Good Moral Character? Moral Turpitude?
What is moral turpitude? What is good moral character? These questions arise in cases contesting a disciplinary action based upon a conviction of a misdemeanor or felony and in applications for reinstatement of a professional license after revocation.
How does one prove that they are both a person of moral character and posses the moral turpitude that warrants either reinstatement or no disciplinary action?
Every licensing scheme possesses a provision allowing that licensing board to revoke or cancel a license when a licensee is found guilty of a felony charge, or any felony or misdemeanor offense in conjunction with the practice of that license, or found guilty of conduct involving moral turpitude by court of competent jurisdiction or a jury. Moral turpitude is not defined in any of the licensing acts.
The Pennsylvania Supreme Court routinely defines moral turpitude to mean anything done knowingly contrary to justice, honesty, or good morals. The terms good moral character and the lack of moral turpitude are used interchangeably to define each other in many cases.
‘Fraud’ certainly has acquired a peculiar and appropriate meaning in the law. Black’s Law Dictionary 594 (5th ed. 1979) defines fraud as any kind of artifice employed by one person to deceive another.
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In a March 2015 case, an individual convicted of 3rd degree murder, who served 10 years of a 10 year sentence, sought reinstatement of his podiatric license. He presented character witnesses, proof of some rehabilitative efforts, and efforts to maintain up-to-date on podiatric medicine continuing education requirements. The board rejected his application for reinstatement, concluding he had not presented sufficient evidence of rehabilitation and did not present sufficient remorse.Long v. Bureau of Prof’l & Occupational Affairs, 2015 Pa. Commw. LEXIS 130, (Pa. Commw. Ct. 2015).
Many cases state that the petitioner seeking reinstatement carries the burden of proof in establishing that they meet all of the licensure requirements for reinstatement. The pivotal issue on these types of cases, both for reinstatement and contesting disciplinary action, is what efforts were made by the licensee to rehabilitate their character such that they now or still possess good moral character to be trusted to hold a license at the time of reinstatement or disciplinary action.Garner v. Bureau of Prof’l & Occupational Affairs, 97 A.3d 437, 440, 2014 Pa. Commw. LEXIS 391, 5-7, 2014 WL 3734280 (Pa. Commw. Ct. 2014)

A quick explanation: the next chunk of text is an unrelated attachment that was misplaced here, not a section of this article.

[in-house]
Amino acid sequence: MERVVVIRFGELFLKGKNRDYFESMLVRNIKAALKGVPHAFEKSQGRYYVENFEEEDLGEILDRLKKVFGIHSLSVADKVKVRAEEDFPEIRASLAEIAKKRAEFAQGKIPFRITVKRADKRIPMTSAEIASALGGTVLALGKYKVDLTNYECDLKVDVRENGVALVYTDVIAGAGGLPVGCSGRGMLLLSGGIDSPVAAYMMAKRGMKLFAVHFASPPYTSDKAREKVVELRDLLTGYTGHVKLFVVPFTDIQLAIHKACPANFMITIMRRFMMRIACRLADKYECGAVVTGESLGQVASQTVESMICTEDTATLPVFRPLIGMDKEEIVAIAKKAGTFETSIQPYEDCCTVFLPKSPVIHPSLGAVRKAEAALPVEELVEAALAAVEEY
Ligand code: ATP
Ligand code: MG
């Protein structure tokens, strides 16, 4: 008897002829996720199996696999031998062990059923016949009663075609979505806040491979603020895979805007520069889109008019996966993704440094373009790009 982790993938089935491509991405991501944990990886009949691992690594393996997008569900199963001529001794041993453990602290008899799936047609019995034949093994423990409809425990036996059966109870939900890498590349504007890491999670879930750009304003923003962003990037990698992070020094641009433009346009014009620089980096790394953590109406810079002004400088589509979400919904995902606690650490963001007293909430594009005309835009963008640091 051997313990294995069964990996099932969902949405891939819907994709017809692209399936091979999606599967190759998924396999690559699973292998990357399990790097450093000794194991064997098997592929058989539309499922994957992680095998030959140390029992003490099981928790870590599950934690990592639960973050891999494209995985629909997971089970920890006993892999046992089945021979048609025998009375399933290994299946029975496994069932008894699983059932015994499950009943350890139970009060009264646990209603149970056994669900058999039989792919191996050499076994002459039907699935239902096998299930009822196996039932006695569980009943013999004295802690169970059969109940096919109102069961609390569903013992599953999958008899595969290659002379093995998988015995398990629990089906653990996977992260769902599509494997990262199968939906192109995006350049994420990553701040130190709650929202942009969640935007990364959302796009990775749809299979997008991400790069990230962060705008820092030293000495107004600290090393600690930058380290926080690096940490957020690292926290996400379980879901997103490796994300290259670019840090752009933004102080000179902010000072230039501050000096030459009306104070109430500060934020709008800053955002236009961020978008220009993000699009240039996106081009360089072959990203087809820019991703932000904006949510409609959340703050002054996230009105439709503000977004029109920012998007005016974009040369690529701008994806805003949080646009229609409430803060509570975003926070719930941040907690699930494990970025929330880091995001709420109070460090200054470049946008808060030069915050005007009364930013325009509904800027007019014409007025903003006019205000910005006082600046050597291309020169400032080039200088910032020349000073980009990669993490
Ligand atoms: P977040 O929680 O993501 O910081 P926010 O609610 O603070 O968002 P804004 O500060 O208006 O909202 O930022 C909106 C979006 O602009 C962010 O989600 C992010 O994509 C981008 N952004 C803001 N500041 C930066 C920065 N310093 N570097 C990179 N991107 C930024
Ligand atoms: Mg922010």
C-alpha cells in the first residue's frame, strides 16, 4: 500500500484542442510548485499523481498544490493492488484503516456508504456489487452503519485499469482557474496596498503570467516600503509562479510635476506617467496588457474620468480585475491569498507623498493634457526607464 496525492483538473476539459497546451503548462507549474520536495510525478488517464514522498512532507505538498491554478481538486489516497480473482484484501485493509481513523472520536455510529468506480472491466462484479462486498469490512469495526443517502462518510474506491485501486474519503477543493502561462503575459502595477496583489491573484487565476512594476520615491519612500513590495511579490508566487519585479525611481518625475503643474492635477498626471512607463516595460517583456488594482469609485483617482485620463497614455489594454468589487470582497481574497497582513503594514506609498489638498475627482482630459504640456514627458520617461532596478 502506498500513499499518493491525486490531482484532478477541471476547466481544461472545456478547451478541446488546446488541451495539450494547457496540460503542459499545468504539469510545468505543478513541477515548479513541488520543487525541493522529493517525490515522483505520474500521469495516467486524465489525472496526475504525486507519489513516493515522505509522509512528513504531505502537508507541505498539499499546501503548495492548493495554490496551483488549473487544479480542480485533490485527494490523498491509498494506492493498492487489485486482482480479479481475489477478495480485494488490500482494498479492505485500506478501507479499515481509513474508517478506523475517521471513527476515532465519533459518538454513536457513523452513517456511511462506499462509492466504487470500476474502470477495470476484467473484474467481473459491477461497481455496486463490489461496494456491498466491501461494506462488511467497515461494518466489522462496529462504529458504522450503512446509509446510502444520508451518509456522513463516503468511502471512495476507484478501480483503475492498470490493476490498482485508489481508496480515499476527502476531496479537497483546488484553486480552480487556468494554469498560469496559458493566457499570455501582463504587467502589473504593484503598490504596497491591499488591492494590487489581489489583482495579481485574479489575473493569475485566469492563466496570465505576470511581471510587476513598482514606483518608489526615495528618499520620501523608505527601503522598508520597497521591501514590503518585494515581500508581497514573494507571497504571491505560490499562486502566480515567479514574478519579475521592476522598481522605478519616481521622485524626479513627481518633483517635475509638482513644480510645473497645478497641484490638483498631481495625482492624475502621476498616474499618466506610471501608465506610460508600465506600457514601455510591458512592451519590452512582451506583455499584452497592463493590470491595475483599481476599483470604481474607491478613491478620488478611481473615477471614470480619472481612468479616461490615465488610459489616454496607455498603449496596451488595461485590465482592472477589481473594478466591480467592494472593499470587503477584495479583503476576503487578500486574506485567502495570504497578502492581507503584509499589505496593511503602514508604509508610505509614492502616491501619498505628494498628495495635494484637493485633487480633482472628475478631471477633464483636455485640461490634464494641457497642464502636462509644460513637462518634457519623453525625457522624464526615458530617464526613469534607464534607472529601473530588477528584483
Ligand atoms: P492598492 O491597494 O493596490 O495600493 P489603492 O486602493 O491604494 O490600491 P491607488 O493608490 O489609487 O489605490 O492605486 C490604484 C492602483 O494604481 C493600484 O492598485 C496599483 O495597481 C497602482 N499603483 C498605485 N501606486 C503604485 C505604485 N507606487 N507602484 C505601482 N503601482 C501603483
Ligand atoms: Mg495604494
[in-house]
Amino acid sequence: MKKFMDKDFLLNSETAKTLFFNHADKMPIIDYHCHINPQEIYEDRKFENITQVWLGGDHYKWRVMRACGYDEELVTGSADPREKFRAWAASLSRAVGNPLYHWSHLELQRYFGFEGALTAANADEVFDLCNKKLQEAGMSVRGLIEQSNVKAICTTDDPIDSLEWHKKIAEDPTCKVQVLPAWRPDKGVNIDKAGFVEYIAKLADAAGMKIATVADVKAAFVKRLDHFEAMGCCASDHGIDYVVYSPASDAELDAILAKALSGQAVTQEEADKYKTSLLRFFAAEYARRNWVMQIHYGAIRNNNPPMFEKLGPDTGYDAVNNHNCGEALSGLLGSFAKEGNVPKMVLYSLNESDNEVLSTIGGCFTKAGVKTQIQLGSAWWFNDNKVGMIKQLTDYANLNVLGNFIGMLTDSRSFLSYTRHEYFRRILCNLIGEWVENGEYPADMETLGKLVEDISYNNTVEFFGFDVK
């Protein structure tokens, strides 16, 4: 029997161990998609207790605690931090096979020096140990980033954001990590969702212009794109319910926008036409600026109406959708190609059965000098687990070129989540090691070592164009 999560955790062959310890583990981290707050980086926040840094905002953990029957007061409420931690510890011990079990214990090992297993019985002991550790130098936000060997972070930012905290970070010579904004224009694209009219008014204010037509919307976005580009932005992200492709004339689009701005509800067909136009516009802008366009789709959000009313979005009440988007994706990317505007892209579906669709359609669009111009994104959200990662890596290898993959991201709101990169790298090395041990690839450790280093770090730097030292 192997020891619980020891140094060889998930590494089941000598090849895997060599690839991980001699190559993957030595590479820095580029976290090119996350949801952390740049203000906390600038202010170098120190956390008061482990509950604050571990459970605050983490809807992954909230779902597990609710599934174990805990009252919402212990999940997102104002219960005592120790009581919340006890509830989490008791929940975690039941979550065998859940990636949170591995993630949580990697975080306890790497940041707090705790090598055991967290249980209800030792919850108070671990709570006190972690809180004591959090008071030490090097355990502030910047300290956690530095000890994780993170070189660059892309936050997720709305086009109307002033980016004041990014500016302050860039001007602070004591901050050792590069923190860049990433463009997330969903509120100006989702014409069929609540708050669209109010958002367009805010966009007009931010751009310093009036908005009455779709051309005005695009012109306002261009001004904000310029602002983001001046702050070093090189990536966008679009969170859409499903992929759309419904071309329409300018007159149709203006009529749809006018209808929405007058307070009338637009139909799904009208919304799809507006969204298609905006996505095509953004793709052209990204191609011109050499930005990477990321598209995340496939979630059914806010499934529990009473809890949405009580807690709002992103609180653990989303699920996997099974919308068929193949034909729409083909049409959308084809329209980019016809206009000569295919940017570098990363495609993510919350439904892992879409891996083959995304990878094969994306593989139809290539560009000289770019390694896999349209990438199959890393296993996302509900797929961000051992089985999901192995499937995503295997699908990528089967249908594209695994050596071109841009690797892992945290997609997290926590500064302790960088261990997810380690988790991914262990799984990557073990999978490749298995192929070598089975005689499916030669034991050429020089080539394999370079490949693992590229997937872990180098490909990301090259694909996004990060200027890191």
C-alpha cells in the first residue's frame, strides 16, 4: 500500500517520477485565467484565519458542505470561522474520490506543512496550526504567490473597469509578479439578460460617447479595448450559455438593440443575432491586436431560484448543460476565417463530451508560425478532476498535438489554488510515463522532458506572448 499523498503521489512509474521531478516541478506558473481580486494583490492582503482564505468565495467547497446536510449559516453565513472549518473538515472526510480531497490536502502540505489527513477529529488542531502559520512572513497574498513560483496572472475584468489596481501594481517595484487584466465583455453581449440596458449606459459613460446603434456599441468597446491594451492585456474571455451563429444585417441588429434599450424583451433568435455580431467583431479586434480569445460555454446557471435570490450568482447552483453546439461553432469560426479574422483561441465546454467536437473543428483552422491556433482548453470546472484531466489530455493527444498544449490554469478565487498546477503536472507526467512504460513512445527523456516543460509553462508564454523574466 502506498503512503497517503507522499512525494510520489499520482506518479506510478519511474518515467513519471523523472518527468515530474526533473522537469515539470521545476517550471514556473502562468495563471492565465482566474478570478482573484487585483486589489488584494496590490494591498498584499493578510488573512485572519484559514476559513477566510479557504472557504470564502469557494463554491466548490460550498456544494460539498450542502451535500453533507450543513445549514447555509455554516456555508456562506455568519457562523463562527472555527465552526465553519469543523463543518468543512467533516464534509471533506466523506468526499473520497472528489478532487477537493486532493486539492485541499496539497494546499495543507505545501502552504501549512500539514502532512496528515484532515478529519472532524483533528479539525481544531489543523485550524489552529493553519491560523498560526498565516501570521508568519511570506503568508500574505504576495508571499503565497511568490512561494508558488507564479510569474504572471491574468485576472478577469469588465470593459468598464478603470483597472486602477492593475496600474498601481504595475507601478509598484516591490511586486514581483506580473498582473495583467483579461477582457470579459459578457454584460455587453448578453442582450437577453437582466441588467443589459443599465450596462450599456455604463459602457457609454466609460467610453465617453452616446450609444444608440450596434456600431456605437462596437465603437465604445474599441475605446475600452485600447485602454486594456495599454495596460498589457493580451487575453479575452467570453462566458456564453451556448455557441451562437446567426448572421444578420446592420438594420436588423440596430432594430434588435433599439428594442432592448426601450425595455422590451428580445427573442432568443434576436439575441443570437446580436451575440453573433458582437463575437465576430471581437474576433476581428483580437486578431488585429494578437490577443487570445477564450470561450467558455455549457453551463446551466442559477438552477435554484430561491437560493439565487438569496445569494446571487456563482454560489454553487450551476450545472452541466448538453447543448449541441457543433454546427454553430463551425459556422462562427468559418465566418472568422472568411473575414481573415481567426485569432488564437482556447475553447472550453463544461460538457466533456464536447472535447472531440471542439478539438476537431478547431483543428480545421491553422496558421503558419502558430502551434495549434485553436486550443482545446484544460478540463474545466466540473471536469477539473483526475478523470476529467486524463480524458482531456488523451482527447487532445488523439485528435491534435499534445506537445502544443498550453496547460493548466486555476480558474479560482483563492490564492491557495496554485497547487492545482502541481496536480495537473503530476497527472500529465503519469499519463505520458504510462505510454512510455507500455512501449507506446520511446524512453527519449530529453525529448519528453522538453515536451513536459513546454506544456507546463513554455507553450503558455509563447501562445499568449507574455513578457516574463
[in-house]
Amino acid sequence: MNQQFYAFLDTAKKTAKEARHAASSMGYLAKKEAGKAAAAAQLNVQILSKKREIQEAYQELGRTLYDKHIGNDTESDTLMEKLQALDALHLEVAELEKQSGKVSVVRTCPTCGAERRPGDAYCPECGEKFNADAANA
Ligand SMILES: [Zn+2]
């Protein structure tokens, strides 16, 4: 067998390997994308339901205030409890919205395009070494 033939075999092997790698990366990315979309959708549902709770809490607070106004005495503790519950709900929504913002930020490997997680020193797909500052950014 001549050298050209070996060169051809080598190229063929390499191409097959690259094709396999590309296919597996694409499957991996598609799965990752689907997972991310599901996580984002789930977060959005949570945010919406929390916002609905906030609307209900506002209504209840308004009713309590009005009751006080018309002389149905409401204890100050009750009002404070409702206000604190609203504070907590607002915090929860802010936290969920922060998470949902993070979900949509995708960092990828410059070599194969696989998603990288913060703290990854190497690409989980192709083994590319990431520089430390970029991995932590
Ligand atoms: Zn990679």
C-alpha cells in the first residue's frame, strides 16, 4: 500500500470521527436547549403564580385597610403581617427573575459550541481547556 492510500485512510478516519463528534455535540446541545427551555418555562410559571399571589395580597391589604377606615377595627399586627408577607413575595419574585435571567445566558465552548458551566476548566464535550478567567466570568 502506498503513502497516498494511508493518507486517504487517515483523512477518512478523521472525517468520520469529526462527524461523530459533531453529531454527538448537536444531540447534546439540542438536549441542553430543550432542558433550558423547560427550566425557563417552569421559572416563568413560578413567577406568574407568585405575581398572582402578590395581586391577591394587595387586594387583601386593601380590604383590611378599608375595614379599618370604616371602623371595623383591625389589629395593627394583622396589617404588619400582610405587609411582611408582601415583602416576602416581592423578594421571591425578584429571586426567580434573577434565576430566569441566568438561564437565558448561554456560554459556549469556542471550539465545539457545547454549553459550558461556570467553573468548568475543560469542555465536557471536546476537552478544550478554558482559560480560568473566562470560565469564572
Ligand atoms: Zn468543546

In reviewing the evidence a petitioner presents demonstrating good moral character, character witnesses, post jail release behavior, and the delay in time between criminal event and application for reinstatement are not enough. Proof of sufficient rehabilitation does not just include attending victim counseling, religious services, and paying restitution.
Krichmar v. State Board of Vehicle Manufacturers, Dealers and Salespersons, 850 A.2d 861, 864 (Pa. Cmwlth. 2004), requires clear and credible expressions or evidence of remorse and corrective community action. Lack of remorse itself is a sufficient basis to deny reinstatement.Storch v. State Board of Vehicle Manufacturers, Dealers and Salespersons, 751 A.2d 263, 264 (Pa. Cmwlth. 2000).
Shallow and unimposing claims of entitlement to reinstatement that show little remorse for the victim of the crime will not carry the day. Licensing boards look for individuals to rehabilitate their character through established patterns of behavior that are honorable, trustworthy and consistent with the communities’ current ethical standards that show an absence of moral turpitude.
The “determination of whether a crime involves moral turpitude turns on the elements of the crime, not on an independent examination of the details of the behavior underlying the crime.” In other words, licensing boards will not re-litigate the facts underlying the criminal conviction.
Character witnesses must base their conclusions of an applicant’s credibility upon factual interaction and consensus amongst a large group of individuals. Bringing to a hearing just the respondent/applicant’s immediate social or family circle will not carry the day. Employment-related job evaluations and supervisors and coworkers who may provide the Board with significant and weighty testimony about the applicant’s established pattern of honorable and trustworthy behavior consistent with current community ethical standards is a priority in the evidence presented.